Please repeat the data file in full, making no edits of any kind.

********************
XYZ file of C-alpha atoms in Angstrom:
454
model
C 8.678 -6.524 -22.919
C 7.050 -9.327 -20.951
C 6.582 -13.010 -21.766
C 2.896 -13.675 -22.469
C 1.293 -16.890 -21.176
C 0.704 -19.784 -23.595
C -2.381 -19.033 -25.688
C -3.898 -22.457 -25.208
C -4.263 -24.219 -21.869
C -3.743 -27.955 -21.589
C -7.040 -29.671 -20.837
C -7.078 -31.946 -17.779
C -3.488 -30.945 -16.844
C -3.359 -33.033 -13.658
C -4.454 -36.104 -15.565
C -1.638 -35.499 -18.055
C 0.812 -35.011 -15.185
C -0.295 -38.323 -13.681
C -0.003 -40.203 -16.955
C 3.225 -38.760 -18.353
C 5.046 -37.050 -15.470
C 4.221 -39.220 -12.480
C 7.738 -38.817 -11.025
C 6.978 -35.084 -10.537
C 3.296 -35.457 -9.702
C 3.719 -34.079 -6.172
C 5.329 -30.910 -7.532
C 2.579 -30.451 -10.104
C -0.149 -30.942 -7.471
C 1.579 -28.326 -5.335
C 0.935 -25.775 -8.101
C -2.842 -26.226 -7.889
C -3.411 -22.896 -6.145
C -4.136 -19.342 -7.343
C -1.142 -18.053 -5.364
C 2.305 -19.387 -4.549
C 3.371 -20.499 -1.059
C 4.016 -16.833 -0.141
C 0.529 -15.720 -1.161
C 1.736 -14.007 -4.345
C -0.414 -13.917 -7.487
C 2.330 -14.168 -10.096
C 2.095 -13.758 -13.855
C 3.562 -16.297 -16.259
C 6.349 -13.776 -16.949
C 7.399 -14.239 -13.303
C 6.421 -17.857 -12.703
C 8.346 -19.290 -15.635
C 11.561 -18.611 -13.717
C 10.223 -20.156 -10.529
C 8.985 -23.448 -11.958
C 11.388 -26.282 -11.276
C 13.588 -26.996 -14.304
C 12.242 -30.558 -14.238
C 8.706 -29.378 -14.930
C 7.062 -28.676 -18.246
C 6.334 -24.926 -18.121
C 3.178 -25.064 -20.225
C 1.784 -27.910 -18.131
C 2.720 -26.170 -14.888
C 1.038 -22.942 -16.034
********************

XYZ file of C-alpha atoms in Angstrom:
454
model
C 8.678 -6.524 -22.919
C 7.050 -9.327 -20.951
C 6.582 -13.010 -21.766
C 2.896 -13.675 -22.469
C 1.293 -16.890 -21.176
C 0.704 -19.784 -23.595
C -2.381 -19.033 -25.688
C -3.898 -22.457 -25.208
C -4.263 -24.219 -21.869
C -3.743 -27.955 -21.589
C -7.040 -29.671 -20.837
C -7.078 -31.946 -17.779
C -3.488 -30.945 -16.844
C -3.359 -33.033 -13.658
C -4.454 -36.104 -15.565
C -1.638 -35.499 -18.055
C 0.812 -35.011 -15.185
C -0.295 -38.323 -13.681
C -0.003 -40.203 -16.955
C 3.225 -38.760 -18.353
C 5.046 -37.050 -15.470
C 4.221 -39.220 -12.480
C 7.738 -38.817 -11.025
C 6.978 -35.084 -10.537
C 3.296 -35.457 -9.702
C 3.719 -34.079 -6.172
C 5.329 -30.910 -7.532
C 2.579 -30.451 -10.104
C -0.149 -30.942 -7.471
C 1.579 -28.326 -5.335
C 0.935 -25.775 -8.101
C -2.842 -26.226 -7.889
C -3.411 -22.896 -6.145
C -4.136 -19.342 -7.343
C -1.142 -18.053 -5.364
C 2.305 -19.387 -4.549
C 3.371 -20.499 -1.059
C 4.016 -16.833 -0.141
C 0.529 -15.720 -1.161
C 1.736 -14.007 -4.345
C -0.414 -13.917 -7.487
C 2.330 -14.168 -10.096
C 2.095 -13.758 -13.855
C 3.562 -16.297 -16.259
C 6.349 -13.776 -16.949
C 7.399 -14.239 -13.303
C 6.421 -17.857 -12.703
C 8.346 -19.290 -15.635
C 11.561 -18.611 -13.717
C 10.223 -20.156 -10.529
C 8.985 -23.448 -11.958
C 11.388 -26.282 -11.276
C 13.588 -26.996 -14.304
C 12.242 -30.558 -14.238
C 8.706 -29.378 -14.930
C 7.062 -28.676 -18.246
C 6.334 -24.926 -18.121
C 3.178 -25.064 -20.225
C 1.784 -27.910 -18.131
C 2.720 -26.170 -14.888
C 1.038 -22.942 -16.034